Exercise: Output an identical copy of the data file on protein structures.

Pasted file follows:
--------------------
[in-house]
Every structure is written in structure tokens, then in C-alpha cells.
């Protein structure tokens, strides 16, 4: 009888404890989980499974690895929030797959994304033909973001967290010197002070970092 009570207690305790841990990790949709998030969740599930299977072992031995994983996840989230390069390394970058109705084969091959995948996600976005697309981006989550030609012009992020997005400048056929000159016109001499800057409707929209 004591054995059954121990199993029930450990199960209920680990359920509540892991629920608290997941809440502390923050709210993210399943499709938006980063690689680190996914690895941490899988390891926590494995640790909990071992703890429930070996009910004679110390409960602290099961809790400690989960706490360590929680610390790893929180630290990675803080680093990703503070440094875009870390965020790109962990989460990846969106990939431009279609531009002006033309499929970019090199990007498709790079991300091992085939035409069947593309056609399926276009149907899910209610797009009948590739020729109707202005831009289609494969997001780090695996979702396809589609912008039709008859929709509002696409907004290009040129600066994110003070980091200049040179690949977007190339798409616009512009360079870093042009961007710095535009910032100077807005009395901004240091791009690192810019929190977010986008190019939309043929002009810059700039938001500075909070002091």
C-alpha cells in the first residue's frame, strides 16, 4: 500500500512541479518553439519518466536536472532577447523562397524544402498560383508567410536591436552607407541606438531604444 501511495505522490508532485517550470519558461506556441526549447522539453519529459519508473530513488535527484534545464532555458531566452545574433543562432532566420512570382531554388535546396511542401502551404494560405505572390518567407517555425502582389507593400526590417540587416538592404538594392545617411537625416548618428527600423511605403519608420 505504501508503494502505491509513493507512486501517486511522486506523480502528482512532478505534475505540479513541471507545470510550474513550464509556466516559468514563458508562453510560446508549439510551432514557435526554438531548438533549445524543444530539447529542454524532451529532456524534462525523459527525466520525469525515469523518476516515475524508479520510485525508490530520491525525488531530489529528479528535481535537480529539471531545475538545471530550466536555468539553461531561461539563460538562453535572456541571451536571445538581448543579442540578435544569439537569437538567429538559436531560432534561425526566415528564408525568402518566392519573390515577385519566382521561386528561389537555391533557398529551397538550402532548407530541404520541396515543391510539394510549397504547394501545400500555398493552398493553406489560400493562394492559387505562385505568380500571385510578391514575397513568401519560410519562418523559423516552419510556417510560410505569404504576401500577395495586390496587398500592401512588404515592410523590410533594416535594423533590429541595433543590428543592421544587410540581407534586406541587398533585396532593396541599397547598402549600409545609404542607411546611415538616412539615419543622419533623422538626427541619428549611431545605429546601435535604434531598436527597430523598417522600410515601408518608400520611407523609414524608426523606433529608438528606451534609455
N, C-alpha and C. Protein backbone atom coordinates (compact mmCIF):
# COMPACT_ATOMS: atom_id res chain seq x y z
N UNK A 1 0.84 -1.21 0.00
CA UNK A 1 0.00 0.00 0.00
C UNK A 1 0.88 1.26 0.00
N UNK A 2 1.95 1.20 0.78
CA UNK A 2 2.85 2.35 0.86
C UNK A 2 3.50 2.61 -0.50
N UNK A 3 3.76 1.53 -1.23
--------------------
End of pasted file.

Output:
[in-house]
Every structure is written in structure tokens, then in C-alpha cells.
């Protein structure tokens, strides 16, 4: 009888404890989980499974690895929030797959994304033909973001967290010197002070970092 009570207690305790841990990790949709998030969740599930299977072992031995994983996840989230390069390394970058109705084969091959995948996600976005697309981006989550030609012009992020997005400048056929000159016109001499800057409707929209 004591054995059954121990199993029930450990199960209920680990359920509540892991629920608290997941809440502390923050709210993210399943499709938006980063690689680190996914690895941490899988390891926590494995640790909990071992703890429930070996009910004679110390409960602290099961809790400690989960706490360590929680610390790893929180630290990675803080680093990703503070440094875009870390965020790109962990989460990846969106990939431009279609531009002006033309499929970019090199990007498709790079991300091992085939035409069947593309056609399926276009149907899910209610797009009948590739020729109707202005831009289609494969997001780090695996979702396809589609912008039709008859929709509002696409907004290009040129600066994110003070980091200049040179690949977007190339798409616009512009360079870093042009961007710095535009910032100077807005009395901004240091791009690192810019929190977010986008190019939309043929002009810059700039938001500075909070002091």
C-alpha cells in the first residue's frame, strides 16, 4: 500500500512541479518553439519518466536536472532577447523562397524544402498560383508567410536591436552607407541606438531604444 501511495505522490508532485517550470519558461506556441526549447522539453519529459519508473530513488535527484534545464532555458531566452545574433543562432532566420512570382531554388535546396511542401502551404494560405505572390518567407517555425502582389507593400526590417540587416538592404538594392545617411537625416548618428527600423511605403519608420 505504501508503494502505491509513493507512486501517486511522486506523480502528482512532478505534475505540479513541471507545470510550474513550464509556466516559468514563458508562453510560446508549439510551432514557435526554438531548438533549445524543444530539447529542454524532451529532456524534462525523459527525466520525469525515469523518476516515475524508479520510485525508490530520491525525488531530489529528479528535481535537480529539471531545475538545471530550466536555468539553461531561461539563460538562453535572456541571451536571445538581448543579442540578435544569439537569437538567429538559436531560432534561425526566415528564408525568402518566392519573390515577385519566382521561386528561389537555391533557398529551397538550402532548407530541404520541396515543391510539394510549397504547394501545400500555398493552398493553406489560400493562394492559387505562385505568380500571385510578391514575397513568401519560410519562418523559423516552419510556417510560410505569404504576401500577395495586390496587398500592401512588404515592410523590410533594416535594423533590429541595433543590428543592421544587410540581407534586406541587398533585396532593396541599397547598402549600409545609404542607411546611415538616412539615419543622419533623422538626427541619428549611431545605429546601435535604434531598436527597430523598417522600410515601408518608400520611407523609414524608426523606433529608438528606451534609455
N, C-alpha and C. Protein backbone atom coordinates (compact mmCIF):
# COMPACT_ATOMS: atom_id res chain seq x y z
N UNK A 1 0.84 -1.21 0.00
CA UNK A 1 0.00 0.00 0.00
C UNK A 1 0.88 1.26 0.00
N UNK A 2 1.95 1.20 0.78
CA UNK A 2 2.85 2.35 0.86
C UNK A 2 3.50 2.61 -0.50
N UNK A 3 3.76 1.53 -1.23